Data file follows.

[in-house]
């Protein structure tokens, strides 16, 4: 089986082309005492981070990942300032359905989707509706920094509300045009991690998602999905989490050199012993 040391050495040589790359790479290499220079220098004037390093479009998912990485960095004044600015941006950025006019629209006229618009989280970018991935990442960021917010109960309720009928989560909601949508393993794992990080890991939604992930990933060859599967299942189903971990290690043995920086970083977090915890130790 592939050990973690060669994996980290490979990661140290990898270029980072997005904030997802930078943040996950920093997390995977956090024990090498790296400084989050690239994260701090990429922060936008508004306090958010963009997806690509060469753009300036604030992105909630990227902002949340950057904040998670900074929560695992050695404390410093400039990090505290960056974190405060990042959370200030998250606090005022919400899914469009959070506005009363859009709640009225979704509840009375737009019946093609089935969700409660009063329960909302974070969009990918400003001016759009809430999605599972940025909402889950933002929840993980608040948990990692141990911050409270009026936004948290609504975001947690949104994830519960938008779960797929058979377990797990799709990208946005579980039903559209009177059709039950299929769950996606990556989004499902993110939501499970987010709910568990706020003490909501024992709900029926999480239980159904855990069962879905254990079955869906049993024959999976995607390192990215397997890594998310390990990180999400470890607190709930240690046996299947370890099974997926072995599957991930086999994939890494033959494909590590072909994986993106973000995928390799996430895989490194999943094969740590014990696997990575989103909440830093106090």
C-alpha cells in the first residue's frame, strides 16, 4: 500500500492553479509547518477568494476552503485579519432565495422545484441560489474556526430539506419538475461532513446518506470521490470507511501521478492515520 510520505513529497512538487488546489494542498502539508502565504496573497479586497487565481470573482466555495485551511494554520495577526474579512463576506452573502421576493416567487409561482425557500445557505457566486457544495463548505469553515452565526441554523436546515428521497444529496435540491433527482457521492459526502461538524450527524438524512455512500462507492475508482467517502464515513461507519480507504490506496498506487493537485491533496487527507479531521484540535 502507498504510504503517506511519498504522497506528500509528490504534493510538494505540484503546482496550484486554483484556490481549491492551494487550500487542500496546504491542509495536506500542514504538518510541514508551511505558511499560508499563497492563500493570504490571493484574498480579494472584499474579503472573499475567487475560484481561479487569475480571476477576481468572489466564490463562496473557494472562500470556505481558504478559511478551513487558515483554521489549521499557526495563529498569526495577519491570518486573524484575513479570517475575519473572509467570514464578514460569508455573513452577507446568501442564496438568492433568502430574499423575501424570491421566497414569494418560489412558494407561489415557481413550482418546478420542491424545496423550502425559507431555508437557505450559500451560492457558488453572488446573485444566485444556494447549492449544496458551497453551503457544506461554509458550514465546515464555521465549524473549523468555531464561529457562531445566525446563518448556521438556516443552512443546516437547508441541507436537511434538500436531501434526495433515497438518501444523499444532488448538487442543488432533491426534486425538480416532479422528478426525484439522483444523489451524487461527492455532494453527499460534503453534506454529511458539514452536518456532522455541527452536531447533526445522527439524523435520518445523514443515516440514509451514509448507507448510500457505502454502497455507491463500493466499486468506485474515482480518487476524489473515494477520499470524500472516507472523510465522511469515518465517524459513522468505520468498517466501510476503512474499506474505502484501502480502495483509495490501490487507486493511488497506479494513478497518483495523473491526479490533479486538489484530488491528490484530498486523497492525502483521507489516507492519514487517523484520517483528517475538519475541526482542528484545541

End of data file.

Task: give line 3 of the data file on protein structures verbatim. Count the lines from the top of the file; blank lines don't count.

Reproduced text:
C-alpha cells in the first residue's frame, strides 16, 4: 500500500492553479509547518477568494476552503485579519432565495422545484441560489474556526430539506419538475461532513446518506470521490470507511501521478492515520 510520505513529497512538487488546489494542498502539508502565504496573497479586497487565481470573482466555495485551511494554520495577526474579512463576506452573502421576493416567487409561482425557500445557505457566486457544495463548505469553515452565526441554523436546515428521497444529496435540491433527482457521492459526502461538524450527524438524512455512500462507492475508482467517502464515513461507519480507504490506496498506487493537485491533496487527507479531521484540535 502507498504510504503517506511519498504522497506528500509528490504534493510538494505540484503546482496550484486554483484556490481549491492551494487550500487542500496546504491542509495536506500542514504538518510541514508551511505558511499560508499563497492563500493570504490571493484574498480579494472584499474579503472573499475567487475560484481561479487569475480571476477576481468572489466564490463562496473557494472562500470556505481558504478559511478551513487558515483554521489549521499557526495563529498569526495577519491570518486573524484575513479570517475575519473572509467570514464578514460569508455573513452577507446568501442564496438568492433568502430574499423575501424570491421566497414569494418560489412558494407561489415557481413550482418546478420542491424545496423550502425559507431555508437557505450559500451560492457558488453572488446573485444566485444556494447549492449544496458551497453551503457544506461554509458550514465546515464555521465549524473549523468555531464561529457562531445566525446563518448556521438556516443552512443546516437547508441541507436537511434538500436531501434526495433515497438518501444523499444532488448538487442543488432533491426534486425538480416532479422528478426525484439522483444523489451524487461527492455532494453527499460534503453534506454529511458539514452536518456532522455541527452536531447533526445522527439524523435520518445523514443515516440514509451514509448507507448510500457505502454502497455507491463500493466499486468506485474515482480518487476524489473515494477520499470524500472516507472523510465522511469515518465517524459513522468505520468498517466501510476503512474499506474505502484501502480502495483509495490501490487507486493511488497506479494513478497518483495523473491526479490533479486538489484530488491528490484530498486523497492525502483521507489516507492519514487517523484520517483528517475538519475541526482542528484545541